It was an ugly petit bourgeois house in a suburb of Paris, noteworthy only for its proximity to the dump where Marie Antoinette assumed unreal dignities. Bruno Quelcon was the second son of a tedious and mannerless man who lounged around in detective overcoats, dreaming of being a matinee idol, whereas in fact his looks were singularly unremarkable. His wife was a neurotic French bitch who alternated between moaning about food and screaming at her family. The other son, Olivier was a kleptomaniac liar. Perhaps Mr Quelcon had a mistress. But his wife Marie only ever moaned when out of the bedroom. Continue reading ALCATRAZ FETISH by Richard Godwin
Chloe left the money and took the guns. She couldn’t carry everything and she knew that cash would be a hell of a lot easier to come by than a couple of AK47s that was for sure. Continue reading Chelsea Girls by Paul D. Brazill
Christopher Matthews was a dedicated teacher who touched the lives of many children throughout his thirty-five years teaching music. Thoughts are with his family and friends at a small funeral service there on this wet Easter Sunday afternoon, and all the students at St Cecilia’s Academy who have lost a teacher. There are large candles placed around the church which give the illusion of warmth but it is a cold and hollow place. The air smells strongly of mixed perfumes. The last time I was here, it was my last day at school before I was sent away. Too many bad memories, yet my psychiatrist said I should go. If you face pain, she will give you an ointment to stop your wounds from festering. The service starts, conducted by the same priest with the same dreary voice from before. Even the altar boys look similar to the ones before.
After dark, I’ll return to the crimson room at the top of the stairs, my tiny home in the seedy part of town, where the junkies and alkies O.D. on a cornucopia of poisons and feast on freaky visions. But in the early morning or afternoon, I sit in Eros Park and count the myriad objects of beauty. Some mornings, I come to the park about an hour before dawn. I wait for the light, the crepuscular insects, and a glorious, gold sunrise. I take a few deep breaths, close my eyes, and listen to the holy rhythm that soothes me, and imagine I’m floating in a sun-baked ocean or lying in the hot iridescent sand on a pristine beach below a tropical sun. And I listen to the melodious ebb and flow of the turquoise waves. Continue reading THE CRIMSON ROOM AT THE TOP OF THE STAIRS By Dr. Mel Waldman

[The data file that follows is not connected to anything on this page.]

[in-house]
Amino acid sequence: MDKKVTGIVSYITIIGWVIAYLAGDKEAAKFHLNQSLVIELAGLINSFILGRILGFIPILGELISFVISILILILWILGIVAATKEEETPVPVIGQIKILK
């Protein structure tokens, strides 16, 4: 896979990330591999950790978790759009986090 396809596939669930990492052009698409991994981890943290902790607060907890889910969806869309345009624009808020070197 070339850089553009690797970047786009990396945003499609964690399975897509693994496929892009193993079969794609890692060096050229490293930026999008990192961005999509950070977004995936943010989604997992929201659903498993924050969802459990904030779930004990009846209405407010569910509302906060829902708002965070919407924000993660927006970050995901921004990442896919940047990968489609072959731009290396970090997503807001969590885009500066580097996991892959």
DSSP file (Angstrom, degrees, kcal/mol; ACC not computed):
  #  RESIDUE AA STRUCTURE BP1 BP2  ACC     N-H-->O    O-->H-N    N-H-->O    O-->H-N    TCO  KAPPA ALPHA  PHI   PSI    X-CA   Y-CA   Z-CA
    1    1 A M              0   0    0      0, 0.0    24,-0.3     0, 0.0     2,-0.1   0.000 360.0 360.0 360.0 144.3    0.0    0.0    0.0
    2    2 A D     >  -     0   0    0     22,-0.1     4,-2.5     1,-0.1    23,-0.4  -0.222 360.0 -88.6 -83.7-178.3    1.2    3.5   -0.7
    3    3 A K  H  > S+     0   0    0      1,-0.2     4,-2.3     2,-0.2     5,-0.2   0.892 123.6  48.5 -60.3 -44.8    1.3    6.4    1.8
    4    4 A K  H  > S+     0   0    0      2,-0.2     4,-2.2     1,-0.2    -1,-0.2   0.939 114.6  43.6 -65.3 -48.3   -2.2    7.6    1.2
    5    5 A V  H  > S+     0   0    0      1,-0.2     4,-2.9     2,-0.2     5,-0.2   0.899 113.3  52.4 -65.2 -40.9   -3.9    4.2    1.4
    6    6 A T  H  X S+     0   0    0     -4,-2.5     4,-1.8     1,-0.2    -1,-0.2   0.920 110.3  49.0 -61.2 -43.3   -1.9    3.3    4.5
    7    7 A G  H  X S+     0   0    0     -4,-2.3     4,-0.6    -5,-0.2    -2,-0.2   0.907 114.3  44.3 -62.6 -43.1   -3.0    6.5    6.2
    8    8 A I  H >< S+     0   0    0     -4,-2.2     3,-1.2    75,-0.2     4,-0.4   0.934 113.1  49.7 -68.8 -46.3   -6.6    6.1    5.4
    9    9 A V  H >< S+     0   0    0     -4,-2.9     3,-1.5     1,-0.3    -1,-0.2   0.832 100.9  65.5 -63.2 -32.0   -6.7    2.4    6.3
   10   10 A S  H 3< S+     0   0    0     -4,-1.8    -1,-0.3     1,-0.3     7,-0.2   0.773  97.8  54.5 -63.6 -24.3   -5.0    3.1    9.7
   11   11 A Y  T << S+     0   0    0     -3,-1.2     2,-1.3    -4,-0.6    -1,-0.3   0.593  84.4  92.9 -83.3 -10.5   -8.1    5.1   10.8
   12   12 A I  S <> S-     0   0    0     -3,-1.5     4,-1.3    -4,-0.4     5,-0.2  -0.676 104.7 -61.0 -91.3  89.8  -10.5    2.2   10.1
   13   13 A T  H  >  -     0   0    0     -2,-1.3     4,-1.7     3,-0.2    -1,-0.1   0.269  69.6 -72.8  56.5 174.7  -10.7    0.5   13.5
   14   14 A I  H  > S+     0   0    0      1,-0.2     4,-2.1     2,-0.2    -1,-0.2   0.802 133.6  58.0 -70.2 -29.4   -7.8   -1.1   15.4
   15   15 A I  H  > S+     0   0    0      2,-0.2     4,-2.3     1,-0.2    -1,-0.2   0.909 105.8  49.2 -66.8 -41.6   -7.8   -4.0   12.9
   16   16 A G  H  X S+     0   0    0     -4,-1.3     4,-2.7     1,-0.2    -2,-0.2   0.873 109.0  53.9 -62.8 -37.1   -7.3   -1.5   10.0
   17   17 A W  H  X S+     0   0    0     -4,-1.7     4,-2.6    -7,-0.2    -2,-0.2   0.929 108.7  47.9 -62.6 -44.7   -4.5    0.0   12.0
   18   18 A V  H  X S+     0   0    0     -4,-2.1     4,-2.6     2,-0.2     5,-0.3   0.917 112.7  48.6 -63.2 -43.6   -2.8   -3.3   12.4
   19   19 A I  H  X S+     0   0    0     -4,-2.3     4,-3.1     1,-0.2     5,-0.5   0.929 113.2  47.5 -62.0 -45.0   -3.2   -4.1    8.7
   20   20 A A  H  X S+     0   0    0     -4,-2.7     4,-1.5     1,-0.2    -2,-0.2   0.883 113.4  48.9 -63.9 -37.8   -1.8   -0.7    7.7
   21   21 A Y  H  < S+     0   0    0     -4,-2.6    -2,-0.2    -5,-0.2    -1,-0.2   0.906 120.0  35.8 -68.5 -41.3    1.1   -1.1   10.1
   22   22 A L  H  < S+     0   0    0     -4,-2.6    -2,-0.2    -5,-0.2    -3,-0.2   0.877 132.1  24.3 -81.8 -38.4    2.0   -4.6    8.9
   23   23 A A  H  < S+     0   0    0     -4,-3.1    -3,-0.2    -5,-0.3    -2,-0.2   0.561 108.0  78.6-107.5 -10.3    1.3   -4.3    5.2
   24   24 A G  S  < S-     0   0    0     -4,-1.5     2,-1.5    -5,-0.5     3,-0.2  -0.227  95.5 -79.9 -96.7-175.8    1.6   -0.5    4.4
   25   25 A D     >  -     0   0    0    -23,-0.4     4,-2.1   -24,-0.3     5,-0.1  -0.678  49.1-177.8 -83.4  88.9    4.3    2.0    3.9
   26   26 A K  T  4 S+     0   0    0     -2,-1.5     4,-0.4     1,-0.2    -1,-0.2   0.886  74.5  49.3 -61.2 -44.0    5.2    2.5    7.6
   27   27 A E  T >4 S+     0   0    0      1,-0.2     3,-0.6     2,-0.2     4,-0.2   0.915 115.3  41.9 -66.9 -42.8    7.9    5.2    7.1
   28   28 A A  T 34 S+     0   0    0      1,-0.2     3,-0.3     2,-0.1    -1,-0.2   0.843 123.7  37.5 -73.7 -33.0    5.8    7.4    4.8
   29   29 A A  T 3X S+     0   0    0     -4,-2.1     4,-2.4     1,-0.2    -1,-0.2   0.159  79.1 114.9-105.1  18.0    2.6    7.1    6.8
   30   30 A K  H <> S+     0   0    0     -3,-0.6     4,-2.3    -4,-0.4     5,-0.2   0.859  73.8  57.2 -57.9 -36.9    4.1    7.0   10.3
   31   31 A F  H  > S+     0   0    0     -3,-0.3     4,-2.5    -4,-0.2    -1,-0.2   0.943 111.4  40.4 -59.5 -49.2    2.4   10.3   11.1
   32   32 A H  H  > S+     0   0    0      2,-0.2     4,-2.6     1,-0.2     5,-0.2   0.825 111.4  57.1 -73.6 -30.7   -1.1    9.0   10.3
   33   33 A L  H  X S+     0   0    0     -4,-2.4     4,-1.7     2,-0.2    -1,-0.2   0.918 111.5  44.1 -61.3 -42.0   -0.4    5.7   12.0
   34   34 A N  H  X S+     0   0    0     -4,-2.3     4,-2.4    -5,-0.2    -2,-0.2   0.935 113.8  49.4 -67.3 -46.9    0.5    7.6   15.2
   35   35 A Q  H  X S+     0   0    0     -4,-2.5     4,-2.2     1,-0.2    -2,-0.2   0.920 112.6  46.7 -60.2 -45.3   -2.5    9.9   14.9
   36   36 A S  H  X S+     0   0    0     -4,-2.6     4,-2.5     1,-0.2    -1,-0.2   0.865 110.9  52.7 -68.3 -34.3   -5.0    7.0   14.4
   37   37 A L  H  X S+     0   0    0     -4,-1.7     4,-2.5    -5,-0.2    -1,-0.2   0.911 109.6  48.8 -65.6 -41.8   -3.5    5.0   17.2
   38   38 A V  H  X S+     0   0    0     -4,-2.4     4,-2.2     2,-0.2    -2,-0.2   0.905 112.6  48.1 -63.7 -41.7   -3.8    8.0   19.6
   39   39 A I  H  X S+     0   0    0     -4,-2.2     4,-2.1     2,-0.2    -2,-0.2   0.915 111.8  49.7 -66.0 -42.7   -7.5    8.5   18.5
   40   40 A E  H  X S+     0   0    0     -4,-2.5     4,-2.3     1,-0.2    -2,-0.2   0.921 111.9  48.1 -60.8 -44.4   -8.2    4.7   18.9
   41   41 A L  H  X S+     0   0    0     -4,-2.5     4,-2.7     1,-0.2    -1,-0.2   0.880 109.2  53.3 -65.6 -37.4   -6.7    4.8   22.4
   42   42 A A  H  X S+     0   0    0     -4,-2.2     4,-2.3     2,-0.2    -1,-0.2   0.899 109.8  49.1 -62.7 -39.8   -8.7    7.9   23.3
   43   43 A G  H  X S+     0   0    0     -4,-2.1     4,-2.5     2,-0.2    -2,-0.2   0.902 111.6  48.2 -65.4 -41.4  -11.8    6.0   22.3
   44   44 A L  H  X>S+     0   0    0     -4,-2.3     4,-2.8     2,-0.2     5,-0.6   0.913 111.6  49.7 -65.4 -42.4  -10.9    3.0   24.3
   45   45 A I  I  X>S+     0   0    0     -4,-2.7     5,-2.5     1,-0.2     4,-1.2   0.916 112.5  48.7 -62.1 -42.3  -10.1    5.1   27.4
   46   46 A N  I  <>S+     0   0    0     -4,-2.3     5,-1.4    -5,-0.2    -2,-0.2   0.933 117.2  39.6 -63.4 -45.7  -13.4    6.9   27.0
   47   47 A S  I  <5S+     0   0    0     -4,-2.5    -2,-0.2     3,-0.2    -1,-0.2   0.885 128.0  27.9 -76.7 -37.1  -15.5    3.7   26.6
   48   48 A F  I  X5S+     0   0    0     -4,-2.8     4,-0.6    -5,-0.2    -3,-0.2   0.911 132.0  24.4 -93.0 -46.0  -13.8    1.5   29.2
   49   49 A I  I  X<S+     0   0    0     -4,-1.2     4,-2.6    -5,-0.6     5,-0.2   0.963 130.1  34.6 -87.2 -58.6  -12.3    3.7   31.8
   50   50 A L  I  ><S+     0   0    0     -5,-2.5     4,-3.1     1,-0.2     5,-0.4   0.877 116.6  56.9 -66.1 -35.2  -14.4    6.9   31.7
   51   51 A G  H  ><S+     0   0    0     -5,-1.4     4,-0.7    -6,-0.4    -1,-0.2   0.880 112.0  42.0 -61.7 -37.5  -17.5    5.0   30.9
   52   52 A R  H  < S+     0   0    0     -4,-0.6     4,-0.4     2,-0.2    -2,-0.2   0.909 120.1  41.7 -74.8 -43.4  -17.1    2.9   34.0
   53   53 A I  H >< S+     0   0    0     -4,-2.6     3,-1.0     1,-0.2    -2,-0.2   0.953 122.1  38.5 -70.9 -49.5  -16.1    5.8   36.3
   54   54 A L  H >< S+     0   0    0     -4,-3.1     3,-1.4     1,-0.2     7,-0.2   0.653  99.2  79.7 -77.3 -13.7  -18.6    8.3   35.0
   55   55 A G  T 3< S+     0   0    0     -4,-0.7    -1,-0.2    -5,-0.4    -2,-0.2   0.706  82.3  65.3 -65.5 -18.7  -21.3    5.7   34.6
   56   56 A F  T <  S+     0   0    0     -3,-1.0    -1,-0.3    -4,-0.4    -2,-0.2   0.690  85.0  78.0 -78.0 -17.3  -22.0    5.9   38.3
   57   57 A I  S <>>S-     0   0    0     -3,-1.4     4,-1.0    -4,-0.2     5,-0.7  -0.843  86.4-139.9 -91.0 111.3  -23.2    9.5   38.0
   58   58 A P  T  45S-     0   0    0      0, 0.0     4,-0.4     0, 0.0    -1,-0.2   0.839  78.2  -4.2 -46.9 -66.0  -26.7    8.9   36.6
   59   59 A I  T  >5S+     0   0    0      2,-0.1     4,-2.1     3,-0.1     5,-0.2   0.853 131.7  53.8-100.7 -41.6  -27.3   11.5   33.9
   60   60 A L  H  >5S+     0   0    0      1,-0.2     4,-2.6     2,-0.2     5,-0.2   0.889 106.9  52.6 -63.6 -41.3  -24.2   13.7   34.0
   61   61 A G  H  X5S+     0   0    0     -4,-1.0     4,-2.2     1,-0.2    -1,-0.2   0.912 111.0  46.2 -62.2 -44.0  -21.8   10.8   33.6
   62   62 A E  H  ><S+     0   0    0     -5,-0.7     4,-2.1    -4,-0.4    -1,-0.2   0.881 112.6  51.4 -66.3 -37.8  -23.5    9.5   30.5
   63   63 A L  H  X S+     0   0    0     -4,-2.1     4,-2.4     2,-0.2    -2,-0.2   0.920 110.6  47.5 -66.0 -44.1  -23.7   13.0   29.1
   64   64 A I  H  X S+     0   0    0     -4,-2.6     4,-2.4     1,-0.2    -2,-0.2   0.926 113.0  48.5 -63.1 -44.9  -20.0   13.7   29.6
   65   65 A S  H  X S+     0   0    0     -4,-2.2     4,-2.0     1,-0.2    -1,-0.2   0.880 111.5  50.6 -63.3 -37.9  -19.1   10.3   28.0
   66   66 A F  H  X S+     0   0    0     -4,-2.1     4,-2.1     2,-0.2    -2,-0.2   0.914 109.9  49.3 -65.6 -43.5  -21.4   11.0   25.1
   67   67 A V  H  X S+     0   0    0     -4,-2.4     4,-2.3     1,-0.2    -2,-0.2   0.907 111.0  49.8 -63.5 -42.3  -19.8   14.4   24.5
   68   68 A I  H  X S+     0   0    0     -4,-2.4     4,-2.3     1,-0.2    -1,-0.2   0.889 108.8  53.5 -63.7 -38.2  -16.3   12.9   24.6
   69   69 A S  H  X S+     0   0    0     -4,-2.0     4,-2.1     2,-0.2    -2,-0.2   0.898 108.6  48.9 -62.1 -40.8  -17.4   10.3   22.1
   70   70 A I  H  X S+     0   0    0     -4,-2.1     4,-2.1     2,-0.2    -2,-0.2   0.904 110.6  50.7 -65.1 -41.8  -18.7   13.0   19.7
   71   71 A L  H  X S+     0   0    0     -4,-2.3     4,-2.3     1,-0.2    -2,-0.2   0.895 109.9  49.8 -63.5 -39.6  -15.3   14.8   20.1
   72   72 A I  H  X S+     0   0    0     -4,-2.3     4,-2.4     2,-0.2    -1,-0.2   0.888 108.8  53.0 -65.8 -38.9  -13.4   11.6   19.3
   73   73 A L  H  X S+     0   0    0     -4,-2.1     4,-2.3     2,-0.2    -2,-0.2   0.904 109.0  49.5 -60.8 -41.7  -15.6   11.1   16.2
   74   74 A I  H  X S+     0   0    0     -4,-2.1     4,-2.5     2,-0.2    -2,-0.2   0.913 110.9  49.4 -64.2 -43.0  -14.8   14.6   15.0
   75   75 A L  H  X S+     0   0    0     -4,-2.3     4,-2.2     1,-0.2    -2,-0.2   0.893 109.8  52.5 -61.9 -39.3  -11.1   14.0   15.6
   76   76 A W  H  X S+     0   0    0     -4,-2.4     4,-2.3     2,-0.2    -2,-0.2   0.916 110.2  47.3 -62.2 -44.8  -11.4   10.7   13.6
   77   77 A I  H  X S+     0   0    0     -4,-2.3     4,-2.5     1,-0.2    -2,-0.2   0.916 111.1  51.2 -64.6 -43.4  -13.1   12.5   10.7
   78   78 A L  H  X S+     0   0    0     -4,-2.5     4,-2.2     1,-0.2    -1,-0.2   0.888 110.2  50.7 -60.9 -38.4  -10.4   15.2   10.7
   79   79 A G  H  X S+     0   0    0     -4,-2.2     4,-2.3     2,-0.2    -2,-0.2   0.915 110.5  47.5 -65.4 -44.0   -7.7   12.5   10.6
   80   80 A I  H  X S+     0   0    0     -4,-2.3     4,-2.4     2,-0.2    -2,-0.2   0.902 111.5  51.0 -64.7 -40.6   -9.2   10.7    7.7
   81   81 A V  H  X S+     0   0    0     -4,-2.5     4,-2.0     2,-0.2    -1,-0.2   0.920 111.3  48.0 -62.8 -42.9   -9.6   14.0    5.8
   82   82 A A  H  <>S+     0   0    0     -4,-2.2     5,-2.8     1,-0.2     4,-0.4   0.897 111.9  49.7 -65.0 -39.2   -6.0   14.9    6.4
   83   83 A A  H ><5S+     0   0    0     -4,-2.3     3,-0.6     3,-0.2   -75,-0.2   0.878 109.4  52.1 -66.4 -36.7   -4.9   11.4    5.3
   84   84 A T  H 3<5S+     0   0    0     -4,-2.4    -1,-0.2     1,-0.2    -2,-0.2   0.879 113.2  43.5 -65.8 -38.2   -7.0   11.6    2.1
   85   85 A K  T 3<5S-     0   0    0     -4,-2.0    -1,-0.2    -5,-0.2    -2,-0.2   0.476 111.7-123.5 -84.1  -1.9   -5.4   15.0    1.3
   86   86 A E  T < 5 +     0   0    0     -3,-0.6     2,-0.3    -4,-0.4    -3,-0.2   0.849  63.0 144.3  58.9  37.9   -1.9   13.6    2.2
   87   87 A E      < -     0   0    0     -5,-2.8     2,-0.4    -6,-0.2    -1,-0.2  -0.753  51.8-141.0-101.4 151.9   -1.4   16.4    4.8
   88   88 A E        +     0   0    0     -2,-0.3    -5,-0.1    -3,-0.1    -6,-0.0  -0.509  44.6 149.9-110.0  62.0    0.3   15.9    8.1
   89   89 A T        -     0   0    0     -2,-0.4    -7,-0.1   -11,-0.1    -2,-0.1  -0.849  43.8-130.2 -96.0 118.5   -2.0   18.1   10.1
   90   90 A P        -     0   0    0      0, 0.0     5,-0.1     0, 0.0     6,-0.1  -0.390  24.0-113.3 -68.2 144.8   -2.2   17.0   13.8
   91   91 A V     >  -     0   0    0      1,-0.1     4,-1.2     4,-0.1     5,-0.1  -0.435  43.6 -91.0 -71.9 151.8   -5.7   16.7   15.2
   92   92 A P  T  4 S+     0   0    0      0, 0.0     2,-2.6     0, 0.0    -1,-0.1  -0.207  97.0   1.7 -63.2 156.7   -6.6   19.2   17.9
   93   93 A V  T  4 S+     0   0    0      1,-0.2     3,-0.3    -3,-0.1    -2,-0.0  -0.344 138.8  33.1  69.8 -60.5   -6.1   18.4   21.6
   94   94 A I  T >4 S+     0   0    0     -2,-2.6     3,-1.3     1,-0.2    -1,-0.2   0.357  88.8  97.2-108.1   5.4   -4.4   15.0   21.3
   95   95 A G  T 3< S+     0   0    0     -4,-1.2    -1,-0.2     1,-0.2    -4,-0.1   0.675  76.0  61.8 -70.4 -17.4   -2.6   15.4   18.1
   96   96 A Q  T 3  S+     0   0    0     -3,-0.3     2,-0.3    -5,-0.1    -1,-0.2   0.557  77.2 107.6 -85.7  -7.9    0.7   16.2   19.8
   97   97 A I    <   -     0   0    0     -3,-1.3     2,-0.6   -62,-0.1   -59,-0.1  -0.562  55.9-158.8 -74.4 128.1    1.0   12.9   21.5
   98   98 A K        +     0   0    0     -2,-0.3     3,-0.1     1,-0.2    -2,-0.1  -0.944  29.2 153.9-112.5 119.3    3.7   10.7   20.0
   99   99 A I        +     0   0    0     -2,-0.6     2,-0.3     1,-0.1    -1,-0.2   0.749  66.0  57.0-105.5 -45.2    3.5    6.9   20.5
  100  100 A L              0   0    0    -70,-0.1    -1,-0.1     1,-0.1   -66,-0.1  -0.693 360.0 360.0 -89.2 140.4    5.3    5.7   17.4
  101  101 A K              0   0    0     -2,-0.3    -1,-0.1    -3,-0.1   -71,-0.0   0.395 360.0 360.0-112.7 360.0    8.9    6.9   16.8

The Perfect Clue was influenced by the films Les Vampires and Irma Vep, the bandolera La Carambada (http://unlikelystories.org/content/bandit-queen), and other unapologetic female bandits, and ‘The absolute rule’, as explained in Jean Baudrillard’s The Perfect Crime.With: Blaine Reininger track of the punk band TuxedoMoon, he has allowed me to use many of his tracksin my video. Christa Hunter has performed with me for ten years and Jeff Crouch who has collaborated with me by email and post for ten years.
*BIO : Cecelia Chapman is a visual artist working in digital media.
This is conjecture, but
The crane was there, of that I’m sure.
The sand hills. Nebraska.
His feathers ruffled as he was facing south
and the northwest wind was a little stiffer than
yesterday, and it got some head gears moving
some atavistic cuckoo clock so he
quit fishing and did that liftoff you just
wouldn’t bet money on, headed south.
Nicky Dolman came out of the men’s room at the Blue Door Lounge wiping his hands on his pant legs.
I parked my car three blocks away on Fern under a street light. My OCD kicked in and I rechecked the glove box and under the center armrest. Both were still empty because I cleared them out two hours ago. Sometimes you have to proof even your own work. I felt under the rear wheel well and the tracker was nice and secure. Continue reading A Mister and his Destiny by Bobby D. Lux
They would lay in wait outside of the shops at the mall in the afternoons. I would catch threatening glimpses of their vivid orange robes as they lingered in shady doorways, waiting for an opportunity to lure me away. I was already on their radar and I’m not sure how I got there. Maybe it was something to do with the weird phone calls; disembodied voices would ask for me using my name, Frank, and then refuse to speak. It felt as though they were trying to bait me, waiting for me to reveal myself to them, through my fear. Continue reading Paranoid by Sonia Kilvington
I was cold to the bone from the winter chill, and then there was that woman . . . her shotgun pointed at me throughout the drive. How she could travel along the snowy road just fine and hold her double barrel one-handed like so, with her other hand firmly on the wheel, I’d never know. Her little sister used to say she was skilled with a gun. I had no idea.